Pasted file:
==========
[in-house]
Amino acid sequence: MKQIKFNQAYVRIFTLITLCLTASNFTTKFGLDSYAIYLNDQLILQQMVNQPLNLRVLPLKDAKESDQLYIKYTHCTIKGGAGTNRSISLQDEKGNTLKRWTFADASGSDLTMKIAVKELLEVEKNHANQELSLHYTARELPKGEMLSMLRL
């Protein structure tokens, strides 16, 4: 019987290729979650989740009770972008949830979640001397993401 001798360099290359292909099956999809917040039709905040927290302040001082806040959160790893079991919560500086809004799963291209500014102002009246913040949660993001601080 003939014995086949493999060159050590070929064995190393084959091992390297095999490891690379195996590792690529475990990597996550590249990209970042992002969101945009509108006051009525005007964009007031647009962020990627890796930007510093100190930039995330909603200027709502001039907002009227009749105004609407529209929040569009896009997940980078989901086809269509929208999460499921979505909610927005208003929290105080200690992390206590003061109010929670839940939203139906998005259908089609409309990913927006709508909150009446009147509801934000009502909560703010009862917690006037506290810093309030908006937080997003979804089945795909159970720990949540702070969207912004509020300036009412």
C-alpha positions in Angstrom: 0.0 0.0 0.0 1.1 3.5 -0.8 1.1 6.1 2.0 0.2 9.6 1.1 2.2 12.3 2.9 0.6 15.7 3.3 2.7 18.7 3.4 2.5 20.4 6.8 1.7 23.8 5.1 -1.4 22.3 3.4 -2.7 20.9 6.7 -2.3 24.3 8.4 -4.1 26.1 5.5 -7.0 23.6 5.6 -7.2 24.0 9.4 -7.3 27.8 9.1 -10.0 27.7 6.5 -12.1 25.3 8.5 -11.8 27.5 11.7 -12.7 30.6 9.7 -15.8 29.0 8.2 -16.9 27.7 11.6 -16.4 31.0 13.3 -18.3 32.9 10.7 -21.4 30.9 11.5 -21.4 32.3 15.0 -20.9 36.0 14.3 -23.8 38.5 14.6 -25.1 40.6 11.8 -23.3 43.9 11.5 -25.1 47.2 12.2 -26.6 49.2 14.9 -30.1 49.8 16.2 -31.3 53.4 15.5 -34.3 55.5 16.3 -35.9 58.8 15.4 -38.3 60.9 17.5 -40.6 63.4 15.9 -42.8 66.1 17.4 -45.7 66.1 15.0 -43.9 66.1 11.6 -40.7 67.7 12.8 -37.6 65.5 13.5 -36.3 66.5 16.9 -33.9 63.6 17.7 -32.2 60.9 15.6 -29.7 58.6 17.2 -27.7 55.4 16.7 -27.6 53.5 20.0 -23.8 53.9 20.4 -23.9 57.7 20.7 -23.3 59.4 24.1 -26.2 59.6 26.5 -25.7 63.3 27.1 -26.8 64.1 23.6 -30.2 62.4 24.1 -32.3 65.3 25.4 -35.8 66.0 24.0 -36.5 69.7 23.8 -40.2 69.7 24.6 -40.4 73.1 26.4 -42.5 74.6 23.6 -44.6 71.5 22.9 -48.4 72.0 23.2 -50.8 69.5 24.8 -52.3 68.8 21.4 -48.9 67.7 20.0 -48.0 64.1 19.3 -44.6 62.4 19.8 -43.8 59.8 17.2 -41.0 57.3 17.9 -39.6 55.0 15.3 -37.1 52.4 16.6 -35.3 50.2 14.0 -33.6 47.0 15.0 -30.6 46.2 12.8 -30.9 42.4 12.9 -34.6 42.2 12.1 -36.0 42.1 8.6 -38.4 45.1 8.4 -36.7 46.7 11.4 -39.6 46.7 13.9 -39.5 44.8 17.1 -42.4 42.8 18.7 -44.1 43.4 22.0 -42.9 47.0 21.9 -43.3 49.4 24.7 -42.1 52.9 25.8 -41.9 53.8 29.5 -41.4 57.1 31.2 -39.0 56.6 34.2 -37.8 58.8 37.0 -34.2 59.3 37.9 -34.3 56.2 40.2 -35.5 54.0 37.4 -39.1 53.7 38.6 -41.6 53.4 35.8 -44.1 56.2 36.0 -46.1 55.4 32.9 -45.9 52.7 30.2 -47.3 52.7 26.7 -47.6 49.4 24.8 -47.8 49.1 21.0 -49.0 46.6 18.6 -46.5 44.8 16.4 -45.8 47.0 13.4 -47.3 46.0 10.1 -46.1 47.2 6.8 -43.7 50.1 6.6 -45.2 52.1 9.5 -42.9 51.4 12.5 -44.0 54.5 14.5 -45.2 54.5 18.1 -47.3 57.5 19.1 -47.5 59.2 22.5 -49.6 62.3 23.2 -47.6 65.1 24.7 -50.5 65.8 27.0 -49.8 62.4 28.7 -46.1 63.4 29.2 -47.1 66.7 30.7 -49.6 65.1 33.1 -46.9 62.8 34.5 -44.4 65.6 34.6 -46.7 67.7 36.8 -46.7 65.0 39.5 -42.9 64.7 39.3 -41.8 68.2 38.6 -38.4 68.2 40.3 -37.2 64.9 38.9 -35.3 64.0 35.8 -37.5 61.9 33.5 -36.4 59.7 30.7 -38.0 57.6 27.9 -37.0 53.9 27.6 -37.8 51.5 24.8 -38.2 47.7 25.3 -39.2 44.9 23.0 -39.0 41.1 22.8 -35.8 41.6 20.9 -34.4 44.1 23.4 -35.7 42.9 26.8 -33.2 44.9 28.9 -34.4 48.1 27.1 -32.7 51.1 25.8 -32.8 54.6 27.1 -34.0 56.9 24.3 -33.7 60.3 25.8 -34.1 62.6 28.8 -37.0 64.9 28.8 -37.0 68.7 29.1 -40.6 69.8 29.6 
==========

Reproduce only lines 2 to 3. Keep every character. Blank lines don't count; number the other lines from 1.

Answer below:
Amino acid sequence: MKQIKFNQAYVRIFTLITLCLTASNFTTKFGLDSYAIYLNDQLILQQMVNQPLNLRVLPLKDAKESDQLYIKYTHCTIKGGAGTNRSISLQDEKGNTLKRWTFADASGSDLTMKIAVKELLEVEKNHANQELSLHYTARELPKGEMLSMLRL
């Protein structure tokens, strides 16, 4: 019987290729979650989740009770972008949830979640001397993401 001798360099290359292909099956999809917040039709905040927290302040001082806040959160790893079991919560500086809004799963291209500014102002009246913040949660993001601080 003939014995086949493999060159050590070929064995190393084959091992390297095999490891690379195996590792690529475990990597996550590249990209970042992002969101945009509108006051009525005007964009007031647009962020990627890796930007510093100190930039995330909603200027709502001039907002009227009749105004609407529209929040569009896009997940980078989901086809269509929208999460499921979505909610927005208003929290105080200690992390206590003061109010929670839940939203139906998005259908089609409309990913927006709508909150009446009147509801934000009502909560703010009862917690006037506290810093309030908006937080997003979804089945795909159970720990949540702070969207912004509020300036009412």